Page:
§ 8.57 p.m.
§ Lord Brabazon of Tara
My Lords, I beg to move that the draft Merchant Shipping (Prevention and Control of Pollution) Order 1987, laid before the House on 26th January 1987, be approved.
415 This order is made under Section 20 of the Merchant Shipping Act 1979. It enables effect to be given to Annex II and Protocol I to the International Convention for the Prevention of Pollution from Ships, 1973. These have in fact been amended firstly by the Protocol of 1978 and, secondly, by amendments adopted by the Marine Environment Protection Committee of the International Maritime Organisation on 5th December 1985.
Four sets of regulations will be required under this order, to come into force on 6th April 1987, which will apply in general to United Kingdom ships wherever they may be and to other ships while they are in the United Kingdom or the territorial waters thereof.
The first set of regulations will cover the reporting of pollution incidents arising from ships. They will require reports to be made on all actual or probable discharges of marine pollutants in packaged form. They will also require such reports on all actual or probable discharges of oil or noxious liquid substances in excess of those permitted. Permissible discharges are detailed in the Merchant Shipping (Prevention of Oil Pollution) Regulations 1983 and the proposed Merchant Shipping (Control of Pollution by Noxious Liquid Substances in Bulk) Regulations 1987 (which will be made under this order which I shall now explain).
The second set of regulations will cover the prevention and control of pollution by noxious liquid substances carried in bulk by ships. These substances are mainly chemicals but other noxious liquid substances are included. They will include prohibitions and restrictions on discharging tank washings into the sea, the requirement for my department to approve the necessary procedures and arrangements for ships carrying these substances, methods of control and construction, equipment, survey and certification requirements for such ships.
The third and fourth set of regulations will make it mandatory for chemical tankers carrying these noxious liquid substances in bulk, to comply with internationally agreed codes which cover the construction and equipment of such ships.
In making these regulations under this order, the United Kingdom will be fulfilling its international obligations with respect to the prevention and control of marine pollution, and I commend this order to your Lordships.
Moved, That the draft order laid before the House on 26th January be approved. [9th Report from the Joint Committee.]—(Lord Brabazon of Tara.)
§ Lord Underhill
My Lords, I am grateful to the Minister for outlining this order. There are only two questions I should like to ask the noble Lord. Any order which carries out international obligations, particularly of this kind, would naturally receive the support of the Opposition. Reference is made to the reporting of incidents, or the threat of possible incidents that might involve pollution. To whom will the reporting be made? I have particularly in mind countries across the Channel and Ireland. Will some arrangement be made whereby both countries will be informed?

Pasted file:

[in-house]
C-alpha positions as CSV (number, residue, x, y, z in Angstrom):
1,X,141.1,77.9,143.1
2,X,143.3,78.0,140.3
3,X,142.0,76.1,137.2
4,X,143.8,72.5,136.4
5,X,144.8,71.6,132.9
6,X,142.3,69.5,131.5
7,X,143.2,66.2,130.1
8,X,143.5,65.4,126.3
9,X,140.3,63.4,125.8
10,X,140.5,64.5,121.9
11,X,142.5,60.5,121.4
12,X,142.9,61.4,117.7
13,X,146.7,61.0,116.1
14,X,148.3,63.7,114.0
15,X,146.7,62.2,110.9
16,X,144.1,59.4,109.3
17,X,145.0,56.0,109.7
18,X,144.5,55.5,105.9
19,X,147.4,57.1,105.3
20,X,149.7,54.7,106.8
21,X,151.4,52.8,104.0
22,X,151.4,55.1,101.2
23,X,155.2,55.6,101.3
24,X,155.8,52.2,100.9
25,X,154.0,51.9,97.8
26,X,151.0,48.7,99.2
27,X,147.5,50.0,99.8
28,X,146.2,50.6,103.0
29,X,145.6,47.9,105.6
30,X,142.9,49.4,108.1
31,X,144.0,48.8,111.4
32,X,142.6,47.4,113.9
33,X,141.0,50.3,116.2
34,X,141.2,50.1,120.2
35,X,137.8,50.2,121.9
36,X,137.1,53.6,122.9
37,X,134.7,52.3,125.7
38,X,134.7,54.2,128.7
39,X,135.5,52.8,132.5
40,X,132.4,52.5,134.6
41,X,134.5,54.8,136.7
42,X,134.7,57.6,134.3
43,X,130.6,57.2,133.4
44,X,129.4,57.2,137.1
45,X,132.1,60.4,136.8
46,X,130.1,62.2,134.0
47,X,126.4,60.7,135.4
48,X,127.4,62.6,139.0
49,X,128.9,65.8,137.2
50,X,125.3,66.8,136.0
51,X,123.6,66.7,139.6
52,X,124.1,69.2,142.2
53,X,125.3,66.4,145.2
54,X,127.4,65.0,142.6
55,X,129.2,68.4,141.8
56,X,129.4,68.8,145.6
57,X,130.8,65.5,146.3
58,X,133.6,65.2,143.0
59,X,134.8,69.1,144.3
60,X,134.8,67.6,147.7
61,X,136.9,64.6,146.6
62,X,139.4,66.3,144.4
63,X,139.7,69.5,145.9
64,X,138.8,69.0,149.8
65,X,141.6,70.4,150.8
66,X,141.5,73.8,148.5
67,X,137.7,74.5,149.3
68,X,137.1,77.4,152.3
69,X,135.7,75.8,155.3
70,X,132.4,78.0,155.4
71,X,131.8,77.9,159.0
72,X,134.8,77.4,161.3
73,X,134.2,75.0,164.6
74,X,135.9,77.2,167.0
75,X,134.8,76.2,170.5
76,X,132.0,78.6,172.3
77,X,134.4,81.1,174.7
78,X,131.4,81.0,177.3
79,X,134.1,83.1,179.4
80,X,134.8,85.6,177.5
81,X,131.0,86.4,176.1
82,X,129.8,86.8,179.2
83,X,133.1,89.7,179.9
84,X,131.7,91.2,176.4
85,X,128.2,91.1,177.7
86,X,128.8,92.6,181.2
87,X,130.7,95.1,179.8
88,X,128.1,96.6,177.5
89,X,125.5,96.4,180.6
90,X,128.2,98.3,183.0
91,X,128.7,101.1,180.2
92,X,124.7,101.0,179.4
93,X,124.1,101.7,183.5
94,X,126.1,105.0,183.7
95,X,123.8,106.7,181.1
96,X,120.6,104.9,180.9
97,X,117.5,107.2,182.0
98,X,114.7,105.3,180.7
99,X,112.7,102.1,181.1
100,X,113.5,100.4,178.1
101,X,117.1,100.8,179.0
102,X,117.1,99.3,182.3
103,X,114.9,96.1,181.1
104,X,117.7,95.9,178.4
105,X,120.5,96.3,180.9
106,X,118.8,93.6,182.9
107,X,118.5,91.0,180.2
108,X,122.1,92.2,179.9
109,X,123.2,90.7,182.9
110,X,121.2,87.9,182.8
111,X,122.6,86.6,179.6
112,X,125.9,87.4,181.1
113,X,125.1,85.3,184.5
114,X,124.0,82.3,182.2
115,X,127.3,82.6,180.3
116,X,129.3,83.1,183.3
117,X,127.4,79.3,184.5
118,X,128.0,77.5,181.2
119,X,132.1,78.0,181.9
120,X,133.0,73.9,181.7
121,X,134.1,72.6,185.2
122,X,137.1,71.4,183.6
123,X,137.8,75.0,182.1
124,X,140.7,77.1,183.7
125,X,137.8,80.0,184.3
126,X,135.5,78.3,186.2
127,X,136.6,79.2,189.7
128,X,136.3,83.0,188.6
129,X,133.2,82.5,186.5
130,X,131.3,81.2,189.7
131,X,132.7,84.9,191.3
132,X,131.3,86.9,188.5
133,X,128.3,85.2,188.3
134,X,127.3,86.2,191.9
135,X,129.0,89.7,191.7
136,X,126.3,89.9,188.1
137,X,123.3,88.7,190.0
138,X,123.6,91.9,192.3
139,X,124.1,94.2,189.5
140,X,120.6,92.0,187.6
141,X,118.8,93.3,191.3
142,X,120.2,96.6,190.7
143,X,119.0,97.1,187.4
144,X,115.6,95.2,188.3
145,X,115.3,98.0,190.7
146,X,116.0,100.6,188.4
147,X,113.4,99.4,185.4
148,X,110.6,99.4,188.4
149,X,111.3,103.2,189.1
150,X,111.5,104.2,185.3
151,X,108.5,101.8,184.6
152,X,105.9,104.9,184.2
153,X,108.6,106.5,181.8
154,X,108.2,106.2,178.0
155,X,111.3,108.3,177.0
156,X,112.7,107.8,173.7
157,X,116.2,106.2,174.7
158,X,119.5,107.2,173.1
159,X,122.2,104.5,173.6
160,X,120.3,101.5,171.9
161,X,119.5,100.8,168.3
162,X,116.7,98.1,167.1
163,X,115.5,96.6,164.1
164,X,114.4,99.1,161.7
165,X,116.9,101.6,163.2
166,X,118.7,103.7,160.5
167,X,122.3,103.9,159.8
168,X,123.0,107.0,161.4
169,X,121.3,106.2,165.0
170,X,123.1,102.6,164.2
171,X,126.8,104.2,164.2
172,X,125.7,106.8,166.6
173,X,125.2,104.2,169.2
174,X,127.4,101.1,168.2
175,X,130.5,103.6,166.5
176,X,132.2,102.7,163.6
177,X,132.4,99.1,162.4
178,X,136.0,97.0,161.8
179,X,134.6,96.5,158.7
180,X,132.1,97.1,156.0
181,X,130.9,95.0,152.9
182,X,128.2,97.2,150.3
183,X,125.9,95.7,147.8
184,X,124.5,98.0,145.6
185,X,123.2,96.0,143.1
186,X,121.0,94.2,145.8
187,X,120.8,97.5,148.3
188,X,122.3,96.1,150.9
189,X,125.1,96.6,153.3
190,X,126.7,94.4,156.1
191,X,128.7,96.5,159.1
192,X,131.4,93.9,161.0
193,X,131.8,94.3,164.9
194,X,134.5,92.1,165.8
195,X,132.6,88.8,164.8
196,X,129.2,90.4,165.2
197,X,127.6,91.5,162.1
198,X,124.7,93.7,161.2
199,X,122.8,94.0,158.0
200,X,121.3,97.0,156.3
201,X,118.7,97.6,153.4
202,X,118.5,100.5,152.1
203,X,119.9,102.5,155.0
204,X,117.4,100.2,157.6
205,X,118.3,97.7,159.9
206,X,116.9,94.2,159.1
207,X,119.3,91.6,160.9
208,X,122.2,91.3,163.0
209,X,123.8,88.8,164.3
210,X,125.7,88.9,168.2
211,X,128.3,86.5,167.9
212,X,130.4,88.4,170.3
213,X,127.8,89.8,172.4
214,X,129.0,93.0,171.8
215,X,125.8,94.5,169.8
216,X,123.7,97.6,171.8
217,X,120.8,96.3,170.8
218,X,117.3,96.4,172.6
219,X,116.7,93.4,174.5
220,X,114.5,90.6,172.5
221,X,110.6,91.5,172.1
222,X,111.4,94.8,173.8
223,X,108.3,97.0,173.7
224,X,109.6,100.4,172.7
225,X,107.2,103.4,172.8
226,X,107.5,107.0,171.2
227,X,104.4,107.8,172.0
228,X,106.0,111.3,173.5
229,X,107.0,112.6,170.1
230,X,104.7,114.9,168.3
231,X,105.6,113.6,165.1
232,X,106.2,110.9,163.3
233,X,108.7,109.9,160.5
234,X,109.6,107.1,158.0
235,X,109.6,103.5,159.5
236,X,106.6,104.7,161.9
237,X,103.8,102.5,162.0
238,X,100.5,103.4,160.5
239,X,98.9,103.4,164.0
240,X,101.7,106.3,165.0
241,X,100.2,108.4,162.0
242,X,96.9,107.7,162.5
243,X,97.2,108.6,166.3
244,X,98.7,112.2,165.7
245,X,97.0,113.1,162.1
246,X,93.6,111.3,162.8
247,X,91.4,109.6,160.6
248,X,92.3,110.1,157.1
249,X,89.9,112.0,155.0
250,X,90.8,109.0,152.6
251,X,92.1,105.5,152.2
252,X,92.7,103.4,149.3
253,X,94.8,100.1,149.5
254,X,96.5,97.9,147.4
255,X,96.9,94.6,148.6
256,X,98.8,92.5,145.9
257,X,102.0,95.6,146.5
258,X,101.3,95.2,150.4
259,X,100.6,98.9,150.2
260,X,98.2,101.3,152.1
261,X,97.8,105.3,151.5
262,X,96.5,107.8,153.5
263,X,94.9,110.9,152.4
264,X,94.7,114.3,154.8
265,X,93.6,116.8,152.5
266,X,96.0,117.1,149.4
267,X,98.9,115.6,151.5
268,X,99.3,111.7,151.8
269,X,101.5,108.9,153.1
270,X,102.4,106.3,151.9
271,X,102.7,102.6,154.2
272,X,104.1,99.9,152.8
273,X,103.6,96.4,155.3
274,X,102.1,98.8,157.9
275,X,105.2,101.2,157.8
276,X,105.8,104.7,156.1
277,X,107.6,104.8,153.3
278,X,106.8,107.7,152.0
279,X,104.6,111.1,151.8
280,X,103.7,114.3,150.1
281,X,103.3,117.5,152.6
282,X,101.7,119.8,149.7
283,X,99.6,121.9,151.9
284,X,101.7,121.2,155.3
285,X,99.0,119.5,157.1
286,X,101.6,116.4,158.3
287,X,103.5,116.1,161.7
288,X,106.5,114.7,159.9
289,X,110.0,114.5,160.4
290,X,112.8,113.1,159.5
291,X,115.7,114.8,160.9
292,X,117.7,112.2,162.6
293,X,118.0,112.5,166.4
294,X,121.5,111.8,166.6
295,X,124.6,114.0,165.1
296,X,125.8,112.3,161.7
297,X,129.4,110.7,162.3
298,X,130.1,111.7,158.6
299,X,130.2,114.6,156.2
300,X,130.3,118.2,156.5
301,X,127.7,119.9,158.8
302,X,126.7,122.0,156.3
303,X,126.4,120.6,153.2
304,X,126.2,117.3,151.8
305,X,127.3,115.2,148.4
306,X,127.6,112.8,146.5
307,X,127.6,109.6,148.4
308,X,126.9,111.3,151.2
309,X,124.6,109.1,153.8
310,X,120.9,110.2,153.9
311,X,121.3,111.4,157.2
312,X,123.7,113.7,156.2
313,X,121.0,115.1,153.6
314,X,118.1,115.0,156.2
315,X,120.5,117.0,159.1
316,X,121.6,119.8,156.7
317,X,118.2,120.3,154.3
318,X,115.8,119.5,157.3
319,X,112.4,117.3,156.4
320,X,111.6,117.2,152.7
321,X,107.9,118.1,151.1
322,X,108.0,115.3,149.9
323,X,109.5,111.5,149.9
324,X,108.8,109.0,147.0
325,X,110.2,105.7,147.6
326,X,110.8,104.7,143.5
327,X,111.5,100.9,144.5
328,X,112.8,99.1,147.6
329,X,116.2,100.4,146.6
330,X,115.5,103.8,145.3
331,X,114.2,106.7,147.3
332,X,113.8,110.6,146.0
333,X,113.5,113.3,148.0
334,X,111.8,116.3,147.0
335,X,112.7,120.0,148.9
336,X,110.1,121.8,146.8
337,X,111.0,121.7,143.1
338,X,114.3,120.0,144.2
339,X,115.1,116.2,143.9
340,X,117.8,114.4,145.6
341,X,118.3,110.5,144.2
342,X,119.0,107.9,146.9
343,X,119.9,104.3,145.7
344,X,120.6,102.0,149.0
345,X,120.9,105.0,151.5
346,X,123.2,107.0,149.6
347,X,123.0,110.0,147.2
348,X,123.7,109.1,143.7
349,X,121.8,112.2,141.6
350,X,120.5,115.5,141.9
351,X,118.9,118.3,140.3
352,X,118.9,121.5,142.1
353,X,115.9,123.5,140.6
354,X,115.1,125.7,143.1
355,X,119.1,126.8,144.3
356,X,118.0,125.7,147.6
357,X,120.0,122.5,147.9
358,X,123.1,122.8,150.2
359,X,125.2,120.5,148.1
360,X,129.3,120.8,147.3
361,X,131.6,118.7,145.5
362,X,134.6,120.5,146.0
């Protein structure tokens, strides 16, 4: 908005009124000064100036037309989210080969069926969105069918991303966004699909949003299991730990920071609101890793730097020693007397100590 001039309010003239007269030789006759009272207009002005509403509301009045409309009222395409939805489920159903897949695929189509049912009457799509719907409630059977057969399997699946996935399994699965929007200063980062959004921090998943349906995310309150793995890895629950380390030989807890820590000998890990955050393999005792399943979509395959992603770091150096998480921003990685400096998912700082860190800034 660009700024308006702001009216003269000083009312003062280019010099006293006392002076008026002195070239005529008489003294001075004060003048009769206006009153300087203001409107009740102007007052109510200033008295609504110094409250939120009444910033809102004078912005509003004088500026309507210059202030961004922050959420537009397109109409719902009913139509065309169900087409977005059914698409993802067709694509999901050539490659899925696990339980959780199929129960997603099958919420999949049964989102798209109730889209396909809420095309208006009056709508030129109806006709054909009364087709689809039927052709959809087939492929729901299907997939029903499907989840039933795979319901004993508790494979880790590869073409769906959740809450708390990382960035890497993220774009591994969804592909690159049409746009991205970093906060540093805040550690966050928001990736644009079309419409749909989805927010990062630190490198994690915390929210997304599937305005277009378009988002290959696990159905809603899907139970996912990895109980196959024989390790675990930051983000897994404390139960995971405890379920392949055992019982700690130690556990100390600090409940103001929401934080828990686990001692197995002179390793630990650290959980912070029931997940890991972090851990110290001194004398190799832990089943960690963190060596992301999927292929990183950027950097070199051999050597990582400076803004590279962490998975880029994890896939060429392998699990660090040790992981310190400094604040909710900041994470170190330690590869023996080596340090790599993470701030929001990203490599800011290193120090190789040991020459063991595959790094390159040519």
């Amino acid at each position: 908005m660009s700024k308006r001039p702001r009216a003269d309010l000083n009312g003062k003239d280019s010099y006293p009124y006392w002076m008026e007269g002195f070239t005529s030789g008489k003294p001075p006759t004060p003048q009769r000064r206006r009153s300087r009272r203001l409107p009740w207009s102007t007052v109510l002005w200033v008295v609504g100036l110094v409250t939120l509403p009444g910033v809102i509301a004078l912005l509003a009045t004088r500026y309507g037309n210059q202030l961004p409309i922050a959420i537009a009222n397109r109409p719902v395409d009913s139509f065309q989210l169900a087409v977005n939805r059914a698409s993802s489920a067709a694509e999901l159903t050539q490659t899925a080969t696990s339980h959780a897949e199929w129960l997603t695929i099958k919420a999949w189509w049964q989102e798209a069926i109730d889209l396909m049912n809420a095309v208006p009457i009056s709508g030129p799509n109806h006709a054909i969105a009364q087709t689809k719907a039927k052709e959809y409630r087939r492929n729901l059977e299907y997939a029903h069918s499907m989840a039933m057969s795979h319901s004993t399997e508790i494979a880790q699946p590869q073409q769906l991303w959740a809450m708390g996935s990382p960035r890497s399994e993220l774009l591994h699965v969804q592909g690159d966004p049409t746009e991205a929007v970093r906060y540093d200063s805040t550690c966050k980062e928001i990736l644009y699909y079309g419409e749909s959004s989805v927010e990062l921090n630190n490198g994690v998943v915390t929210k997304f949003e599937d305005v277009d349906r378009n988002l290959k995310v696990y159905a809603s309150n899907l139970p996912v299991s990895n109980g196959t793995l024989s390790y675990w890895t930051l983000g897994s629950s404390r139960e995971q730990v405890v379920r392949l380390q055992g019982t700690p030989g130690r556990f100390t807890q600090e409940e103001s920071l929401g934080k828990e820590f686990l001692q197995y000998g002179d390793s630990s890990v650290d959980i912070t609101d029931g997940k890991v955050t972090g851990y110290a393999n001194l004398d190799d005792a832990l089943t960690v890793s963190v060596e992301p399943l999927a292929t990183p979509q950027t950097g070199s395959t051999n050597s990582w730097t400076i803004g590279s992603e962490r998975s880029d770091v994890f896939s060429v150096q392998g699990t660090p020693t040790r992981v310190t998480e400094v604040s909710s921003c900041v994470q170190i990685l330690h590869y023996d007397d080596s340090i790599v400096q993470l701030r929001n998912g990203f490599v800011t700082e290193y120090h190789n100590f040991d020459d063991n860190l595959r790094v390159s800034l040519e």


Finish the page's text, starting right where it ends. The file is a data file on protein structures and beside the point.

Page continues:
416 The Minister also referred to the fact that the order may have some effect on the construction of ships. As I understand that the order is to take effect from 6th April this year, have discussions with the General Council of British Shipping been such that there will be a guarantee that that could take effect if structural alterations have to be made?
§ Lord Brabazon of Tara
My Lords, I am grateful to the noble Lord for his general welcome to the order. To turn to reporting, the noble Lord asked particularly about our near European neighbours. Of course, we operate very closely with them under a number of conventions. The mechanism will be the same for this reporting as it is at present for the reporting of oil discharges. This extends the mechanism at present in force for oil discharges to cover the requirements for other particular types of chemicals. The report is made to the nearest coastal state by the fastest means possible. These guidelines will be developed by means of an M Notice. It is really an extension to the existing arrangements.
So far as concerns consultations with the GCBS, yes, there will be certain requirements regarding ship construction. We have consulted fully with the industry and also with the unions because the masters of the ships are responsible for some of this reporting. Those consultations have been satisfactory. Although I cannot give a positive answer to the noble Lord, I very much hope that all ships will be able to comply with these regulations when they come into force.
On Question, Motion agreed to.